But if we then add to the mix retired politicians of all flavours, as well as political commentators and activists, we find the imbalance increases alarmingly. Here I’ve had to exercise some judgment when assigning journalists and other non-politicians. Should readers disagree with my analysis I will be happy to be corrected in the comments thread below.
I classified Greg Sheridan, Rowan Dean, John Roskam, Kate Carnell, Graham Morris and Tim Wilson, Fred Nile and Katy Faust (traditional marriage advocate) as likely being sympathetic to the Coalition.
I classified Ann Summers, Geoffrey Robertson, David Marr, Corinne Grant, Lisa Wilkinson, Gillian Triggs, Dee Madigan, Miriam Margolyes, Wendy Harmer, Paul Ehrlich, Peter Singer, Annabel Crabb, Brian Schmidt, John Daley, Tony Windsor and Van Badham among those likely to be hostile to the Coalition. There were many others as well — any guest, for example, representing an organization with the words ‘human rights’ in its title.
Altogether, by my estimation, the panellists for 2015 comprised:
- 42 likely to be sympathetic to the Coalition,
- 74 likely to be hostile to the Coalition, and
- 62 nominally neutral, but in many cases they were in this category because I gave them the very generous benefit of the doubt. My inclination (which I manfully resisted) was to classify anyone with a university connection as hostile, but notwithstanding this, I would suspect that well over 50% of these 62 would incline Left.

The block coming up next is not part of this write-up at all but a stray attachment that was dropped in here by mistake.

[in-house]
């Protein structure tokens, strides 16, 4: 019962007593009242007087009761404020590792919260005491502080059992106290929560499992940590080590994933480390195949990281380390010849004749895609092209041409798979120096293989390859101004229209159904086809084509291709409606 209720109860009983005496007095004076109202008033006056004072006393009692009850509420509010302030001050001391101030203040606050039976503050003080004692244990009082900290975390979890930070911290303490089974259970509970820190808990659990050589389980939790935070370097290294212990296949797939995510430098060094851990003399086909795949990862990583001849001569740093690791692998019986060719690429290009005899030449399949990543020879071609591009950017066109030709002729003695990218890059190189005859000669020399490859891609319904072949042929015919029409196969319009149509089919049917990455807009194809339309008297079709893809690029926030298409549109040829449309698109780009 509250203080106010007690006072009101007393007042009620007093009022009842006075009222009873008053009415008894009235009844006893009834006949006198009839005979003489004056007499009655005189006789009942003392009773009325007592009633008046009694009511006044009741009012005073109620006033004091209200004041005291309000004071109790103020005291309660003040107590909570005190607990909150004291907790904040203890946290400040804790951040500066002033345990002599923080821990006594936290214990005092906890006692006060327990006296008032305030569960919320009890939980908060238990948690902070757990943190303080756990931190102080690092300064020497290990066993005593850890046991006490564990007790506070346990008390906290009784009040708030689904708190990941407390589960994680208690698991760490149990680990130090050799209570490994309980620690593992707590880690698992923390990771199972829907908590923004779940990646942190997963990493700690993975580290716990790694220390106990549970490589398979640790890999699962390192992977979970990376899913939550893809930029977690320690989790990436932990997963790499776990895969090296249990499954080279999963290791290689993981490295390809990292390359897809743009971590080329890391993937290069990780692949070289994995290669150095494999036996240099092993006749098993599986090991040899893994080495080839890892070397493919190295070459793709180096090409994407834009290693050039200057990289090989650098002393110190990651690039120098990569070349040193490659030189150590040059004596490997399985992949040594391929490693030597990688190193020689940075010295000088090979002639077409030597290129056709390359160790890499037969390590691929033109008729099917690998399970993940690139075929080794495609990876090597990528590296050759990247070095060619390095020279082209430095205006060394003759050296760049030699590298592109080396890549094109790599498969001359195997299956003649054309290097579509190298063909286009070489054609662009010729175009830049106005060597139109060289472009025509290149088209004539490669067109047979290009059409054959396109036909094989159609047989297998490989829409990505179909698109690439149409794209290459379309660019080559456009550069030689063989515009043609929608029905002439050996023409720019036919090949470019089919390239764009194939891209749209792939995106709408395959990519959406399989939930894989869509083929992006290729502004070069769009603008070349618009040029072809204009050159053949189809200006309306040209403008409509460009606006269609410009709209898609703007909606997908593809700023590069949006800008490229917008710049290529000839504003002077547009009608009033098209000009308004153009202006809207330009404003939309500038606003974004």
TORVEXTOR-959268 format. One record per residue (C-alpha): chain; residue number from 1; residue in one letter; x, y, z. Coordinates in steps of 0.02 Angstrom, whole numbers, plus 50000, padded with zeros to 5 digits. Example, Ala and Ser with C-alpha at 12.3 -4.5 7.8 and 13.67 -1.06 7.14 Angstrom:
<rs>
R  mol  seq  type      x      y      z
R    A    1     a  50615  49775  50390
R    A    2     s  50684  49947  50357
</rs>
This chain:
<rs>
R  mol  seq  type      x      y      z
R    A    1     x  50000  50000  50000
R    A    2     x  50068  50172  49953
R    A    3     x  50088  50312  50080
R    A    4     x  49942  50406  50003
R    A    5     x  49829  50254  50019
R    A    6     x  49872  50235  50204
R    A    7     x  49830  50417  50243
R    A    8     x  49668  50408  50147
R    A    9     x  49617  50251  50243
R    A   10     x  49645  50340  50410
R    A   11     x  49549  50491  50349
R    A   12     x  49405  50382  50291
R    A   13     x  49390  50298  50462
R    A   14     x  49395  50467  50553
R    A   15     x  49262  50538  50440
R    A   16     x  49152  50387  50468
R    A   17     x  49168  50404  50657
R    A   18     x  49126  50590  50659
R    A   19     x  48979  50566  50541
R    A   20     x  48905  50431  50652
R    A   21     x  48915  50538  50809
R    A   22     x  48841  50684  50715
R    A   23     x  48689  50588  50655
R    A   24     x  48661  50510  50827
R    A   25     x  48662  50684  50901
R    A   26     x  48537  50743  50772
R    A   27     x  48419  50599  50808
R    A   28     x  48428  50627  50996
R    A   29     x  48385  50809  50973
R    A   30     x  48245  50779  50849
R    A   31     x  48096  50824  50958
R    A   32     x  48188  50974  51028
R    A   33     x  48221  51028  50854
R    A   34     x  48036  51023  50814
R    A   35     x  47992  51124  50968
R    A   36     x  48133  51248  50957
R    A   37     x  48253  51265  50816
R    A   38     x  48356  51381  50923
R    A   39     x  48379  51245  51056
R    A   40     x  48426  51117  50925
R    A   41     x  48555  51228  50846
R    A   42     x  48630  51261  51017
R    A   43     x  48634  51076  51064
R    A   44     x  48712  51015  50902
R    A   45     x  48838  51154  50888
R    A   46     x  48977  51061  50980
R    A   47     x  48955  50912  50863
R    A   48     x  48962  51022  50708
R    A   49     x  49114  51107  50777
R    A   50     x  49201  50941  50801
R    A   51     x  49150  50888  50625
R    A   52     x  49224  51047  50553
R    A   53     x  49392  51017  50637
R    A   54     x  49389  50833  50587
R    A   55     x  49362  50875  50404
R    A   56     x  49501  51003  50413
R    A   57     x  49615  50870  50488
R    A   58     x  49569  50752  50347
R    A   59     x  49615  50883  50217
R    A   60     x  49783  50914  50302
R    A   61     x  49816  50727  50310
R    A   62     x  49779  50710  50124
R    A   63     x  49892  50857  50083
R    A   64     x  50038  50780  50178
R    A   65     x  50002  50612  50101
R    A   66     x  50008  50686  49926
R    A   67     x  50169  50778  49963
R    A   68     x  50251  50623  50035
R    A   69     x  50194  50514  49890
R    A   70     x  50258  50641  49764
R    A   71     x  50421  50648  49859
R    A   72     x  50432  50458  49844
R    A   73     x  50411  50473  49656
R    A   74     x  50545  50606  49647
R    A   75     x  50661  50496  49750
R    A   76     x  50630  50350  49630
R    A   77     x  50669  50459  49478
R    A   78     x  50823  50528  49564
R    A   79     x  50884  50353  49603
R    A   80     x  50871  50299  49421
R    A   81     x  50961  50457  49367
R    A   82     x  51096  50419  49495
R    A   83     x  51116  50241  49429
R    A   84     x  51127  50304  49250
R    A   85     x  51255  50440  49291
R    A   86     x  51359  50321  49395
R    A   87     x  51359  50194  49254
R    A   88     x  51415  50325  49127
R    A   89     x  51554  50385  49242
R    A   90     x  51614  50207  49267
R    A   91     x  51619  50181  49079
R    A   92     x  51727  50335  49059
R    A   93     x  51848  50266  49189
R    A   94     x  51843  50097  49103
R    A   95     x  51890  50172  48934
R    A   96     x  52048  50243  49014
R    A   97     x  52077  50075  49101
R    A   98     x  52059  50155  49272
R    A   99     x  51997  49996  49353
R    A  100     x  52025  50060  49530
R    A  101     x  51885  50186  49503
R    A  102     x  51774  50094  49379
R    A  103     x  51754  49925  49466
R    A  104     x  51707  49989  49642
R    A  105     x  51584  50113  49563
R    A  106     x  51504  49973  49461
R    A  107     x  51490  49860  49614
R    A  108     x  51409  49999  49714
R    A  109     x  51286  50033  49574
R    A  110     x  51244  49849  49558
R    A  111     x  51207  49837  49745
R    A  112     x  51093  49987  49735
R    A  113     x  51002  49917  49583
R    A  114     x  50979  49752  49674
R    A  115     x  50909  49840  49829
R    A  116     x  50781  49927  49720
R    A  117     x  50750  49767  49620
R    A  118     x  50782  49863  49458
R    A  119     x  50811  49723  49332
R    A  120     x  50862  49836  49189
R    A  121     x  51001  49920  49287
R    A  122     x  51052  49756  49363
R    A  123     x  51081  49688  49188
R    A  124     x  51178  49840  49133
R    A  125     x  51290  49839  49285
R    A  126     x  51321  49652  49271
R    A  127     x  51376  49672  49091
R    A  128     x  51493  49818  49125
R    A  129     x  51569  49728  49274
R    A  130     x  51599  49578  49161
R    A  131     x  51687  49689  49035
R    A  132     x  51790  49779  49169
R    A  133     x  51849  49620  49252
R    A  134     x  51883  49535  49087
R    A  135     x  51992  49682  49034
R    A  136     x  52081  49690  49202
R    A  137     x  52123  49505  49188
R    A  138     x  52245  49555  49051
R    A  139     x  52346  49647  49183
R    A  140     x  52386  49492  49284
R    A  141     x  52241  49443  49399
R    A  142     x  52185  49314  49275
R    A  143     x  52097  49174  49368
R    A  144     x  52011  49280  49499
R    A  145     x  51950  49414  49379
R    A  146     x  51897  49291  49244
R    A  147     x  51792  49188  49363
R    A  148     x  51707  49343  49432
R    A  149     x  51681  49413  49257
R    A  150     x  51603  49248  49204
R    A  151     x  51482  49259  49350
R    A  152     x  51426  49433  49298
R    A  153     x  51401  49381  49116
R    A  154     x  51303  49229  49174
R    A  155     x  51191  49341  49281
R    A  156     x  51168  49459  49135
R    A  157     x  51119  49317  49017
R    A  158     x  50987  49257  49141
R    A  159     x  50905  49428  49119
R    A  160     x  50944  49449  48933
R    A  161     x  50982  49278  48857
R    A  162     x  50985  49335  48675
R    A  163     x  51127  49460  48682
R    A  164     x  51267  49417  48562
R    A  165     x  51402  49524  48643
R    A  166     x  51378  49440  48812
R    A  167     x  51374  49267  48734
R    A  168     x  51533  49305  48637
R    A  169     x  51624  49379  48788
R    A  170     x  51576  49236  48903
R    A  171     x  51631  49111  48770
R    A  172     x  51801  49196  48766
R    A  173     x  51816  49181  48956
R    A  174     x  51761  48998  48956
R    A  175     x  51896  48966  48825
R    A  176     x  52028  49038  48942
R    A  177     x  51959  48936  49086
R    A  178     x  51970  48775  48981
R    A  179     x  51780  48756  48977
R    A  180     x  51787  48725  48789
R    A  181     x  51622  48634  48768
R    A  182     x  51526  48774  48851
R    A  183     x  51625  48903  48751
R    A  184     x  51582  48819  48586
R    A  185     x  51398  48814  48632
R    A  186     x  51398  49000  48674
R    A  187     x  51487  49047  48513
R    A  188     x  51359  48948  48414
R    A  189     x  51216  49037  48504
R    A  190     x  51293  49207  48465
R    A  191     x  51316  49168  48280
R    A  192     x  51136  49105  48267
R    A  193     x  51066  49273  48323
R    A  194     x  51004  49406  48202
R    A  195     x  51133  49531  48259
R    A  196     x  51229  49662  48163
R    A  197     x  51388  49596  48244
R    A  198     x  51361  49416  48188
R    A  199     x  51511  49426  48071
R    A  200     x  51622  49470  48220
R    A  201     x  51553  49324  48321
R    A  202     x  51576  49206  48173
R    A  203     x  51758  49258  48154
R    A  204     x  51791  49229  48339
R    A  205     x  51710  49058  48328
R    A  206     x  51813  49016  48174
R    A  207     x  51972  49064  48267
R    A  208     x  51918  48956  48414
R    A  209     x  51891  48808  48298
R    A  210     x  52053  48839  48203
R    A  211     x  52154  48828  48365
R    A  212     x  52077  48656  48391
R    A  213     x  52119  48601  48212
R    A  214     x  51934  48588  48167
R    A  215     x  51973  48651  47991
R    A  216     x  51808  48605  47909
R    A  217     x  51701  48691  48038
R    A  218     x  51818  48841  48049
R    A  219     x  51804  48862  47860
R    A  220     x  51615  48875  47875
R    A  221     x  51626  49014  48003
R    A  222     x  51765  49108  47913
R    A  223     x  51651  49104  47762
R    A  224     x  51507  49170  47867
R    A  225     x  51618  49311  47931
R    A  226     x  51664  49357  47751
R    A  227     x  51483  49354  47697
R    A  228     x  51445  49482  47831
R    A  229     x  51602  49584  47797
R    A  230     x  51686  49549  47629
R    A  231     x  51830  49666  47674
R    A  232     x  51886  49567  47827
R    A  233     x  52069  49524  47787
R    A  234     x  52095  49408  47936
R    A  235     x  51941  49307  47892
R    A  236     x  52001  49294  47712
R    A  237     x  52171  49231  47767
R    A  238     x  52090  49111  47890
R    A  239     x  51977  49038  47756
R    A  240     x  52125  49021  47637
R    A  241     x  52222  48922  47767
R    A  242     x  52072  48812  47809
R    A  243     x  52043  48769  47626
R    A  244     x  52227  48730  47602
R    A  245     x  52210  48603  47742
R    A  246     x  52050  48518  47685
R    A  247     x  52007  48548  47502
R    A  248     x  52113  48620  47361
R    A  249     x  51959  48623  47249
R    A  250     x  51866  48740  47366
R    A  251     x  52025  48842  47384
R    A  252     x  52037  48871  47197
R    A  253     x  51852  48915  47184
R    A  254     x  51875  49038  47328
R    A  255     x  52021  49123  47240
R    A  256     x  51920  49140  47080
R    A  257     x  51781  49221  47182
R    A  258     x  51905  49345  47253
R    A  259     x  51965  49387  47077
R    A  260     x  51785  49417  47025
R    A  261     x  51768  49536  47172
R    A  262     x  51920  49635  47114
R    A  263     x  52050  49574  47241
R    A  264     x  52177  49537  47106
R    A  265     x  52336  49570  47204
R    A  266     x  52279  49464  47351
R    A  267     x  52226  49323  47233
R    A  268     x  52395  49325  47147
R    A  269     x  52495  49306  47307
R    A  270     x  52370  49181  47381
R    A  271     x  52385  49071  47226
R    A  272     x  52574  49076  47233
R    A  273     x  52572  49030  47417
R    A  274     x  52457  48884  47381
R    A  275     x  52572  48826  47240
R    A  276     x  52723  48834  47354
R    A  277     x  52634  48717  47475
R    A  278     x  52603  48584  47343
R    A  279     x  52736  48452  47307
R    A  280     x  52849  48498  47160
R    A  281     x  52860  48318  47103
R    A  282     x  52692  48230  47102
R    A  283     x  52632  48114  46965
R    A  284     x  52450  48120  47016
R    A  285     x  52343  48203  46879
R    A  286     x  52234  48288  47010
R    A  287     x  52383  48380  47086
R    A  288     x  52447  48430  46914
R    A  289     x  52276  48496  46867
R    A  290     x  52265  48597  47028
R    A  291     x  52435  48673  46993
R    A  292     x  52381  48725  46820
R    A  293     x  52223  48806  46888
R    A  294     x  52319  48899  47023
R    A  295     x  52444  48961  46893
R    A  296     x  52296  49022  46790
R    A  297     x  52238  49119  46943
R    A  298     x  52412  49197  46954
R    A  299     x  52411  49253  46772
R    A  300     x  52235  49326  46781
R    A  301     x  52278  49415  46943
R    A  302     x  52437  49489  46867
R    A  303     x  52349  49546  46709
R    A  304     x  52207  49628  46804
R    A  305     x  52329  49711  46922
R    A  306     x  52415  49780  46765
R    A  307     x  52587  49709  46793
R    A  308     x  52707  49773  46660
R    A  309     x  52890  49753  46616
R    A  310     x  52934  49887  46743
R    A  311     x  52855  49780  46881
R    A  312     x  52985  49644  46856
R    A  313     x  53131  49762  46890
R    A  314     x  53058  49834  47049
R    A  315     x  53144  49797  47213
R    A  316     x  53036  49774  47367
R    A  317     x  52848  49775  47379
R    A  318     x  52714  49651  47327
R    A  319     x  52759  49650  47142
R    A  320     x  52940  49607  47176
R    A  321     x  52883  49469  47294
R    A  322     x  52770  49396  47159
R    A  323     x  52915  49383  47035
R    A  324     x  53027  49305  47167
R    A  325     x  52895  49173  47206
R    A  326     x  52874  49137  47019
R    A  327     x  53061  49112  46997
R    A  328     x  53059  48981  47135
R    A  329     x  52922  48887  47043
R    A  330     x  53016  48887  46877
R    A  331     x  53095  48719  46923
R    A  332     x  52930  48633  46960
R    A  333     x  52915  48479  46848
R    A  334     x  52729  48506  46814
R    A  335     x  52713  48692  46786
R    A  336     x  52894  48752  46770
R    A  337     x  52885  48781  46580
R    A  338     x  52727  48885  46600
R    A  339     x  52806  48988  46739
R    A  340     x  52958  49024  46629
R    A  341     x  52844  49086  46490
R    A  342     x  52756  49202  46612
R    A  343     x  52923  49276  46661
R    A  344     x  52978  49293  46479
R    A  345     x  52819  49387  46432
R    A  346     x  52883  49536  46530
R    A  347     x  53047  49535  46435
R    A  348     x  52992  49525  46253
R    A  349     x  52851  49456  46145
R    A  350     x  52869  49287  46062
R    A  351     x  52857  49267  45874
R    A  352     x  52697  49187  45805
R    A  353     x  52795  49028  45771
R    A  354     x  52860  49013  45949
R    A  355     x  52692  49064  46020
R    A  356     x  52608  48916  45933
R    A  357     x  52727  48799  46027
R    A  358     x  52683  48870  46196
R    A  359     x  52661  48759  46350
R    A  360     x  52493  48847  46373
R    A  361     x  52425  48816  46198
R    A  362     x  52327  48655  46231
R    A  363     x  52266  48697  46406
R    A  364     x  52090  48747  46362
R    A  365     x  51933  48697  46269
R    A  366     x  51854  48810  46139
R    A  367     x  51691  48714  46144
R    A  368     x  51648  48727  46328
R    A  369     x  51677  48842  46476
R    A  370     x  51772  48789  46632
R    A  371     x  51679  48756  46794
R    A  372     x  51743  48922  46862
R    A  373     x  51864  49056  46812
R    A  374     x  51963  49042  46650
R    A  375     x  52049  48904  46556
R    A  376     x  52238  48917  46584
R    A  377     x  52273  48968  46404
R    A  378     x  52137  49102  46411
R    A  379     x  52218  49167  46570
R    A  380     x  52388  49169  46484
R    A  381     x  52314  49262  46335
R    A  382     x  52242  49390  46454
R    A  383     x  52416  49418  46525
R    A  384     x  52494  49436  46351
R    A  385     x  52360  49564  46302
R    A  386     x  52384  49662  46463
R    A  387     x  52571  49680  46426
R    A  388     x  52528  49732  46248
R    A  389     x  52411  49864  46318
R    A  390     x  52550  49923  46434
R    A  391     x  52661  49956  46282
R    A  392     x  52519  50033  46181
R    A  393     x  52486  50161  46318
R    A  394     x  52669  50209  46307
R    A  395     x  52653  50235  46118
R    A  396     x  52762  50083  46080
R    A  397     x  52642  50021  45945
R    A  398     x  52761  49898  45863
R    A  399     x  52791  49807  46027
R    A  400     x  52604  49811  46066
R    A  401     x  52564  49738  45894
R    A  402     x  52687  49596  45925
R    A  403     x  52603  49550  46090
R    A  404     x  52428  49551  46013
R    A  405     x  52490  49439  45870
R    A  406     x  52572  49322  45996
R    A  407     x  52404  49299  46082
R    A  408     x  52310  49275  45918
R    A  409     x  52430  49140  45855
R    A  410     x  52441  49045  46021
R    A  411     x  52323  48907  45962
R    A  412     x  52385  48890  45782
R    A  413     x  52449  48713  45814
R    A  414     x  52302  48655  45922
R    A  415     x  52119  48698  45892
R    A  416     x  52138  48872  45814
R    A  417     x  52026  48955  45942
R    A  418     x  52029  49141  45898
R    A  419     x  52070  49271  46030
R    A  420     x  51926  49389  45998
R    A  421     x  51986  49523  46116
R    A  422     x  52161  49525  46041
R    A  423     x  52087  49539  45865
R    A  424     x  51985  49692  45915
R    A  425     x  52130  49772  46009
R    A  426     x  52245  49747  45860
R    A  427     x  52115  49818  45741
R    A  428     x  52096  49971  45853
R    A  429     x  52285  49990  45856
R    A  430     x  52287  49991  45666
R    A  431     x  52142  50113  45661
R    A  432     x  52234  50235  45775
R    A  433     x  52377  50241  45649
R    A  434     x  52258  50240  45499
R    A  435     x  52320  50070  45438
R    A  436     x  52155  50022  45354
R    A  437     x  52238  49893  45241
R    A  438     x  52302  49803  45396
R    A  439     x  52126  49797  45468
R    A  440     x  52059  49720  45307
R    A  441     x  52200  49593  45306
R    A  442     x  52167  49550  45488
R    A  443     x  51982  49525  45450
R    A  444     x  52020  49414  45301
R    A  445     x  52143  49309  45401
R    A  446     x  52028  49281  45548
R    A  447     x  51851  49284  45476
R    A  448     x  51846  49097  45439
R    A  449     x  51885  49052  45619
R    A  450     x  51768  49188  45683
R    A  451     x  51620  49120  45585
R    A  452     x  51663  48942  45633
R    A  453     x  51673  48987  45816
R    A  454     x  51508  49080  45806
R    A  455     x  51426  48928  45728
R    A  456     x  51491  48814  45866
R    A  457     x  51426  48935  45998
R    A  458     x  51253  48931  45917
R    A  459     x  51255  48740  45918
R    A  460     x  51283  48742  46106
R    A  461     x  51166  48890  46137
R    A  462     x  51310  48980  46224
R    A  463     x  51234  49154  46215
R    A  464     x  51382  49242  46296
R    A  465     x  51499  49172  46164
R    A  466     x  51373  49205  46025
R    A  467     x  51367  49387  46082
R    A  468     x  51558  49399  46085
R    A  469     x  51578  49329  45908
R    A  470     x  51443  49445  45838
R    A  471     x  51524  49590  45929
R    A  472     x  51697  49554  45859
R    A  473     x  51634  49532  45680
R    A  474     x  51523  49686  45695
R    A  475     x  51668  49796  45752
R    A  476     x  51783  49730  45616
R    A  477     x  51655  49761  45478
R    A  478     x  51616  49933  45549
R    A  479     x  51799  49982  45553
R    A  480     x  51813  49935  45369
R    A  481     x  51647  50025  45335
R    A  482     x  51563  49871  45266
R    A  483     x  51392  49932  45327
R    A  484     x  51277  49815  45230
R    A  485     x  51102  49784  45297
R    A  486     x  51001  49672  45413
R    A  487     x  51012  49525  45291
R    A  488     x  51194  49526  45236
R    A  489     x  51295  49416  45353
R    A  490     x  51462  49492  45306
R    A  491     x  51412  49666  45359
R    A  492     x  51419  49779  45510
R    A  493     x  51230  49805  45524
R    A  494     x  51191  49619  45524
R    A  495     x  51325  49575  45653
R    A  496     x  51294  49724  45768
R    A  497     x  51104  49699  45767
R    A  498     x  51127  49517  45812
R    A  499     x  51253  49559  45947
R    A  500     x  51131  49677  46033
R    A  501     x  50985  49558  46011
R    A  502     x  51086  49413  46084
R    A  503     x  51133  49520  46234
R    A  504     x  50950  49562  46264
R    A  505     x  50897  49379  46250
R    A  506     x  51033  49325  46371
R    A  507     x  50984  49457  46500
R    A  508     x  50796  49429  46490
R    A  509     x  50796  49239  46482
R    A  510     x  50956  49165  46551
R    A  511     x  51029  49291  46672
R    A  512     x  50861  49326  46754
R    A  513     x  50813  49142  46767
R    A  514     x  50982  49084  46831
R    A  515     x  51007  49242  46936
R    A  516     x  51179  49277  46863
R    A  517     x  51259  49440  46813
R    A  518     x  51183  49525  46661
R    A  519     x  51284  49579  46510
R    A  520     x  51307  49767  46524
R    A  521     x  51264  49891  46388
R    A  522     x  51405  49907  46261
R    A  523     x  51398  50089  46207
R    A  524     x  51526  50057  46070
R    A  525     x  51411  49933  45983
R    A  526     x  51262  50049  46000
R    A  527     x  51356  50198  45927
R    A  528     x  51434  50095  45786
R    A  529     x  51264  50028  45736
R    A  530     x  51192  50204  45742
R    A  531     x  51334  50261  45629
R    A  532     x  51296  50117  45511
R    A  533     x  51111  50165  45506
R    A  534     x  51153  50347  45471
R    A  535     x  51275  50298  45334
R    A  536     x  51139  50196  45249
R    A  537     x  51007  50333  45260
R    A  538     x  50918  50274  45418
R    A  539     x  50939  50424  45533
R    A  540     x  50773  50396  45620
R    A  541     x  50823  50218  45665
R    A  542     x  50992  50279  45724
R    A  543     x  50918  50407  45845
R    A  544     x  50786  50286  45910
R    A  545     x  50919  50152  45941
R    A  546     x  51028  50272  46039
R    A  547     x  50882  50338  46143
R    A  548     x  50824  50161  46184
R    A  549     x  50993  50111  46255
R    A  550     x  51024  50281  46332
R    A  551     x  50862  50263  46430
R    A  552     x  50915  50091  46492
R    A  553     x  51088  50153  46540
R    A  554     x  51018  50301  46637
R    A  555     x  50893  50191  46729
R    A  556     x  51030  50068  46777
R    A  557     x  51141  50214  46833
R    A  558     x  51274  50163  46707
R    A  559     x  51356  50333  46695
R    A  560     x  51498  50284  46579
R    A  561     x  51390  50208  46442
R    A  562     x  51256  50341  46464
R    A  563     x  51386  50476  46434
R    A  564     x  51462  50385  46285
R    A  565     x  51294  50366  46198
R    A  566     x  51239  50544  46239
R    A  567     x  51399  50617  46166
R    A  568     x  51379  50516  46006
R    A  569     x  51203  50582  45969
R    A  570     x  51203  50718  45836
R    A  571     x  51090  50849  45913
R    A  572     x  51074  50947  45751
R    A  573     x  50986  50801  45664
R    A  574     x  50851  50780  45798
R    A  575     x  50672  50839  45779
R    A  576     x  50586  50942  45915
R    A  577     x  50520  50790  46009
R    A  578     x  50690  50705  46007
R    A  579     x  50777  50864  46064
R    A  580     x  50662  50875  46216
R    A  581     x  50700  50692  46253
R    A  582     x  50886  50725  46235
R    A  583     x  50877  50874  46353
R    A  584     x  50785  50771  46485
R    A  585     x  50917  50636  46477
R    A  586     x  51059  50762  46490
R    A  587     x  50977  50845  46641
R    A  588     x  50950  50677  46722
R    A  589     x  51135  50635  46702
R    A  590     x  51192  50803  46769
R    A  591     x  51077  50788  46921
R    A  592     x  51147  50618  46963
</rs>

Add moderator Tony Jones to the mix and the imbalance becomes even more pronounced.
But, of course, these statistics are not the real story because they reveal nothing about the tone and tenor of the questions and commentary, which I do not intend to address because they are well known to Quadrant readers. My intention here is not to prove Q&A’s bias but to shine some light on the Martin/Brown thesis.
Their report ignored the Zaky Mallah episode, apparently because the ABC had already admitted an error of judgement in that case. They also highlighted as unbalanced the episode of June 18, in which Rev Fred Nile was the lone traditional voice against five LBGTI advocates. They also made note of the June 22 show, which saw two conservatives pitted against four ‘vociferous’ progressives. These episodes were noted as lacking in balance but were dismissed as ‘isolated lapses in judgment and not systemic’. Notable by their absence were ‘isolated lapses in judgment’ favouring conservative guests and perspectives.
No doubt our PM and his new communications minister will be glad to have been assured by Martin and Brown that, apart from a few quibbles, Q&A is a near-impeccable example of the ABC discharging its duties as mandated by the broadcaster’s Charter. We can take this to mean it will be business as usual in Ultimo.
If newly anointed Managing Director Michelle Guthrie wishes to make a favourable impression in her upcoming role, she might want to consider tapping a broader pool of talent when subjecting her outfit to the next round of independent scrutiny. Any number of Quadrant contributors would jump at such an opportunity.